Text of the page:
Jewish World Review March 30, 2000 / 23 Adar II, 5760
The road back to good credit
DEAR BRUCE: My fiance had great credit for over 10 years, but when we got married, I took over the bills, and that was the beginning of the end. I got deeper and deeper in debt, and finally the phone rang and it was the bank asking my husband why he hadn't made a house payment -- he had never been late with a payment before.
We have had a terrible time trying to get his credit back on track. As soon as he found out from the bank how much we were behind, he went right down there and squared it all away.
How are we going to regain our credit? Is there any hope? -- A.B. (e-mail)
DEAR A.B: You bet. There is life after bankruptcy, and there is certainly life after screwing up your credit.
Sometimes I am surprised that relatively intelligent people, as you seem to be, would make these kinds of mistakes -- and you certainly wouldn't make them twice.
The road back to good credit is a long one. You do what you would expect to do; that is, pay the bills when they are due, keep your nose clean, and the bad marks will be washed away.
DEAR BRUCE: I hope that you can help us and the millions of others who fell into the time-share trap. Are we destined to pay $300 a year for maintenance fees for the rest of our lives? Is there any way that we can get rid of this condo? -- D.R., Okla.
DEAR D.R.: Yes, as you intimated, you are a member of a large fraternity -- people who have purchased time shares to their regret. There are several things that you might consider:
There are legitimate companies that resell time shares on a national basis with the average being 15 percent to 20 percent on the dollar. Say, for example, you paid $10,000; if you were very fortunate you would get $1,500 to $2,000.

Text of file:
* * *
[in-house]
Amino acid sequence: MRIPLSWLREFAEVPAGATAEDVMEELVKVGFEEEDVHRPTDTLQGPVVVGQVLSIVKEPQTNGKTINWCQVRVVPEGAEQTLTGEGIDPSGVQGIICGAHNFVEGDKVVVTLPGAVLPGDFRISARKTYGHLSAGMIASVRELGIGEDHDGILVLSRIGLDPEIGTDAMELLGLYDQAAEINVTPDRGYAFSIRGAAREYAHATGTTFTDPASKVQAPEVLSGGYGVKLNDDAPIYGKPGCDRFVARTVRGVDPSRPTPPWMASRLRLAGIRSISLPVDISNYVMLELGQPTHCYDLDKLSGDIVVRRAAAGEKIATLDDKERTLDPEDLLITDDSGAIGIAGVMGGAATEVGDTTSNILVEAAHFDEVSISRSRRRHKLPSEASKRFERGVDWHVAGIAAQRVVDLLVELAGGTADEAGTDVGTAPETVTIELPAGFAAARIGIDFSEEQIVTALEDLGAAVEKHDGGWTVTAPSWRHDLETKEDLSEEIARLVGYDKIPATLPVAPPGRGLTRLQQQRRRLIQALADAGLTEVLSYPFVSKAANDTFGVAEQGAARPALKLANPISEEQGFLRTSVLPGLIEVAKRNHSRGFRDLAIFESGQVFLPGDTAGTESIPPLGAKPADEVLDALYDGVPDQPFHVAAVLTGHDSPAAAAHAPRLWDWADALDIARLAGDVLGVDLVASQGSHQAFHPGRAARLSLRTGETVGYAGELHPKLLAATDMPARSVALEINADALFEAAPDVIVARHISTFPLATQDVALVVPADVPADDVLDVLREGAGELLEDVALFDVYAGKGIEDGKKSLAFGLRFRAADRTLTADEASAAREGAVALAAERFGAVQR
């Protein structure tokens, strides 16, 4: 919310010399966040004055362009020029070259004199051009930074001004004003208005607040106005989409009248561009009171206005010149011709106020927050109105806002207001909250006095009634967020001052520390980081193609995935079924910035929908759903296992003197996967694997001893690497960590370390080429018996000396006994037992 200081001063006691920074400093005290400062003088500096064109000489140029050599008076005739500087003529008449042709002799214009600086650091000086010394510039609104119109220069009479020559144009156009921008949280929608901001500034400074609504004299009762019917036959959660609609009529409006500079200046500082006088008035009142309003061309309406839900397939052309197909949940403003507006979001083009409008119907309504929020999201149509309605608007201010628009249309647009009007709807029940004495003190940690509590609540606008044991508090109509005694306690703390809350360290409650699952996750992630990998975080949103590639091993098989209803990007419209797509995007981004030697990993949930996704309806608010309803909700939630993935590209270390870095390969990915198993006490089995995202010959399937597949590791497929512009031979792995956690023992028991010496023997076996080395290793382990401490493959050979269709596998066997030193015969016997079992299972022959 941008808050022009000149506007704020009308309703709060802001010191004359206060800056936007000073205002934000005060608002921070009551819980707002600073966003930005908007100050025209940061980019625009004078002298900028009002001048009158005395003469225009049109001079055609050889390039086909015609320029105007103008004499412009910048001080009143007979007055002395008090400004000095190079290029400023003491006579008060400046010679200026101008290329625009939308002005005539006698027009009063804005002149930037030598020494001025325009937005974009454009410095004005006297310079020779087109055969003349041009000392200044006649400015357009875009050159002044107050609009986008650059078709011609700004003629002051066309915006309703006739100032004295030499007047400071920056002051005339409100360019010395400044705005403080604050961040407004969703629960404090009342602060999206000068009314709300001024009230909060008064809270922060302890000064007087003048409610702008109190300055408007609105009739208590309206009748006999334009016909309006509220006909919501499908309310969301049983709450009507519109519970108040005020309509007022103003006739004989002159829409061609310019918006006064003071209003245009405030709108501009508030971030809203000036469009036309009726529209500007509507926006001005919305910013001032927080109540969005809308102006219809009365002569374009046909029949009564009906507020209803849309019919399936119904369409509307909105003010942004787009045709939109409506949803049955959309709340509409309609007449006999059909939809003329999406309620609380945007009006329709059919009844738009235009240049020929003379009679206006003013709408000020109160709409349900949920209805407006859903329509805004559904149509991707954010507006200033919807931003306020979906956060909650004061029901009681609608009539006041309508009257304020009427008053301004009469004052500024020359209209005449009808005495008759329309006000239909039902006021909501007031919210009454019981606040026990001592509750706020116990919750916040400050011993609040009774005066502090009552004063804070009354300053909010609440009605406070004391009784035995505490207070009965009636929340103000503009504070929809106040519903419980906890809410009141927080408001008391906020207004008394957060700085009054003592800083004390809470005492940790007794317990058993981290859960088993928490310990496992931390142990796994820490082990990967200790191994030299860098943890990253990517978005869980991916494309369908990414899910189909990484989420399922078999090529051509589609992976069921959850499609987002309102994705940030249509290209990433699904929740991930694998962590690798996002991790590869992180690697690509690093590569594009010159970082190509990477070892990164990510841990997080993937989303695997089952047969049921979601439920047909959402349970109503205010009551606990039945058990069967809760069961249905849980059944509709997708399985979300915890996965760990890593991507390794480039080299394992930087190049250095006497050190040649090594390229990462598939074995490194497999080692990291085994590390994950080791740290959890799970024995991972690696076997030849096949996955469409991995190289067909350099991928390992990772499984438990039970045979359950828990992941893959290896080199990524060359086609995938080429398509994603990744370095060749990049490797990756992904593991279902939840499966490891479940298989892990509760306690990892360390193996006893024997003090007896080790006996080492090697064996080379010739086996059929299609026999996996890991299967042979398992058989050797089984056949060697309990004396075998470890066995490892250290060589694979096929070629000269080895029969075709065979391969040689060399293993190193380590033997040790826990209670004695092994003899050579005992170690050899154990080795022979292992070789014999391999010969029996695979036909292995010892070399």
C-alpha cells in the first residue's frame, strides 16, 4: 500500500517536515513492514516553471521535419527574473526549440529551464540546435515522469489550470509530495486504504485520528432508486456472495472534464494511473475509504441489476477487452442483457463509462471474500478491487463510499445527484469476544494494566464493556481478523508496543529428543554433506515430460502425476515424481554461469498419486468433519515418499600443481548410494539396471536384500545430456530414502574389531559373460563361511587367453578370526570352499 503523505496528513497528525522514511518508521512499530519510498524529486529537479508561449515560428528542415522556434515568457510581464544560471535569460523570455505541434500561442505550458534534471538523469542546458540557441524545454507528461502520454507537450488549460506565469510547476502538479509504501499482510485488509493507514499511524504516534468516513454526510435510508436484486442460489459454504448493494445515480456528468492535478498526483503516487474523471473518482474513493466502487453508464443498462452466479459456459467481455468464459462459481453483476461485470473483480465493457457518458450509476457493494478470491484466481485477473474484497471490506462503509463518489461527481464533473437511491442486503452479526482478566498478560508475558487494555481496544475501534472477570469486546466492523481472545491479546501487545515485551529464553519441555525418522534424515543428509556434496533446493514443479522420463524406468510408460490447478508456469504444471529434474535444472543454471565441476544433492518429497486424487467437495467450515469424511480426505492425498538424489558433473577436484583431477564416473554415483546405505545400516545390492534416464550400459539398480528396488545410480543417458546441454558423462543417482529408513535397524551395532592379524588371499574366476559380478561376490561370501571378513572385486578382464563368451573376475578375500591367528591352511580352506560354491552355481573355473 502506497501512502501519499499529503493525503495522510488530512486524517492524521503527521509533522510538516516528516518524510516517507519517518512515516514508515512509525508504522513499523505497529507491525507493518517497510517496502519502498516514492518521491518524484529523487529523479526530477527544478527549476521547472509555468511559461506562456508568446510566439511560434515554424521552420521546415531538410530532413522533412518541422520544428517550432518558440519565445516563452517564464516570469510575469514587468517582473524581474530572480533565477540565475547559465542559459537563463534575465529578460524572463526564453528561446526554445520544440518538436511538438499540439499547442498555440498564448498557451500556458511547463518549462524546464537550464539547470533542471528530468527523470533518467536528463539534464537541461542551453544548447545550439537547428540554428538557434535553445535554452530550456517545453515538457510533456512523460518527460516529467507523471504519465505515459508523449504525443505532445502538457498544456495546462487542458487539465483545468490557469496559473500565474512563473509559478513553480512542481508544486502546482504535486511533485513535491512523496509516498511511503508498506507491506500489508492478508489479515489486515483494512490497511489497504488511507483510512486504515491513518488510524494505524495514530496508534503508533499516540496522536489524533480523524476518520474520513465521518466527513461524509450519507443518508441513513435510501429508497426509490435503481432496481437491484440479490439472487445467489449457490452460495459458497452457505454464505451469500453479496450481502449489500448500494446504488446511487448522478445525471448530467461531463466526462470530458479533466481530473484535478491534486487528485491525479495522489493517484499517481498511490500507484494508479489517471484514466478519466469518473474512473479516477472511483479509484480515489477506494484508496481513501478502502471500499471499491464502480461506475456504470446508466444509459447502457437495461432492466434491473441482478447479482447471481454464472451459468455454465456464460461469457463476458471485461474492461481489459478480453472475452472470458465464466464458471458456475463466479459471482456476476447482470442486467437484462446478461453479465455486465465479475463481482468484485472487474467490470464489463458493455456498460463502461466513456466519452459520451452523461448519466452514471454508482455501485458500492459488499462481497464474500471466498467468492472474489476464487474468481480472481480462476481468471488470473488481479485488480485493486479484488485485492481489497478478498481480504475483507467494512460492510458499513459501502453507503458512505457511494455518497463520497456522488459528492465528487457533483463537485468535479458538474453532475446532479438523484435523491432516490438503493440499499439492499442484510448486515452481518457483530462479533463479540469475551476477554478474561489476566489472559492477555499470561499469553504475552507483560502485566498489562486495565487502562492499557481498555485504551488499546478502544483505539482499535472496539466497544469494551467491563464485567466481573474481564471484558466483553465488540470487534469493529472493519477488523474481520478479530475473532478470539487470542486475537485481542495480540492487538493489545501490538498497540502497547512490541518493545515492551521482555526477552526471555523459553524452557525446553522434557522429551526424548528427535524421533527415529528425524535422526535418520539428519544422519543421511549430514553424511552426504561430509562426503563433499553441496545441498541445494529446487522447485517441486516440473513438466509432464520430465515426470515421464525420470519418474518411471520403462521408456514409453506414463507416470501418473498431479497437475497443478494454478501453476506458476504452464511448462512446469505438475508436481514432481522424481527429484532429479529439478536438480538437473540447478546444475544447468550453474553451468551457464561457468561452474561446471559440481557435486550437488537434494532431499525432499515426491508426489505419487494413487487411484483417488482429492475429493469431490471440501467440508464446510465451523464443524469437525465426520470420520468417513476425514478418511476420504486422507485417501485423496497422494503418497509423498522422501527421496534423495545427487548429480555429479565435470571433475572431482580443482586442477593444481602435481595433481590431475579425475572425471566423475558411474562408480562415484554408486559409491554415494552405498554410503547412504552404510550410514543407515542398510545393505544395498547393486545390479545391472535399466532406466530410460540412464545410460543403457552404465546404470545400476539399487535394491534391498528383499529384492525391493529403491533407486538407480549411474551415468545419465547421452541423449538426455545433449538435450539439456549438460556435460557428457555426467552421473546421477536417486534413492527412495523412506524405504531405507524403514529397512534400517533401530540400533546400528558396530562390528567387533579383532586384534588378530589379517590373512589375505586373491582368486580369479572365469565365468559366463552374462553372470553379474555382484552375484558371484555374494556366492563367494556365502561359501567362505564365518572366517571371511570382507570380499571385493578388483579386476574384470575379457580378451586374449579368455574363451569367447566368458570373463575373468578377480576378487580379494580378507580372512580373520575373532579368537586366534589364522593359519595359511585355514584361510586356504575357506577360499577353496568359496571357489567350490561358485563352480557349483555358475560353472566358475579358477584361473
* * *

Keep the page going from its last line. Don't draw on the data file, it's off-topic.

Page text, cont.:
You might be able to find a charity to which you could donate the time share and then claim your entire $10,000 as a gift. They, in turn, could use the time share, offering a weekly stay as a prize each year.
Aside from that, the only other alternative is just to stop paying. The likelihood is that they may fuss a little, but they will foreclose and that will be the end of it. There is no guarantee, though, that they won't pursue legal action if they think they have a possibility of collecting.
DEAR BRUCE: I am 41, single, and work for a small private company that owns hotels. I have been in the business for 15 years, and my current job title is Director of Operations. My salary is $50,000 with bonus potential of $10,000 a year.
I love going to work each morning, however, guys doing my job at other places are earning $10,000 to $20,000 more. Am I foolish for being happy and giving up the extra money? One side of my brain tells me to shut up and be happy, and the other side tells me to start looking before I am too old. -- T.L. (e-mail)
DEAR T.L.: It seems to me that if it ain't broke, don't fix it. If you are happy and enjoy going to work every day, then you are blessed. Relatively few of us experience that emotion.
Ask yourself, would an additional $150 to $200 a week after taxes make that much of a difference in your life if you were miserable or just not enthusiastic about your daily activities? I have always said that the guy who hates his job is underpaid -- and conversely, those who love their work are well-rewarded, with something other than
Send your questions to JWR contributor Bruce Williams by clicking here. (Questions of general interest will be answered in future columns. Owing to the volume of mail, personal replies cannot be provided.) Interested in buying or selling a house? Let Bruce Williams' "House Smart" be your guide. (Sales of the book help fund JWR).
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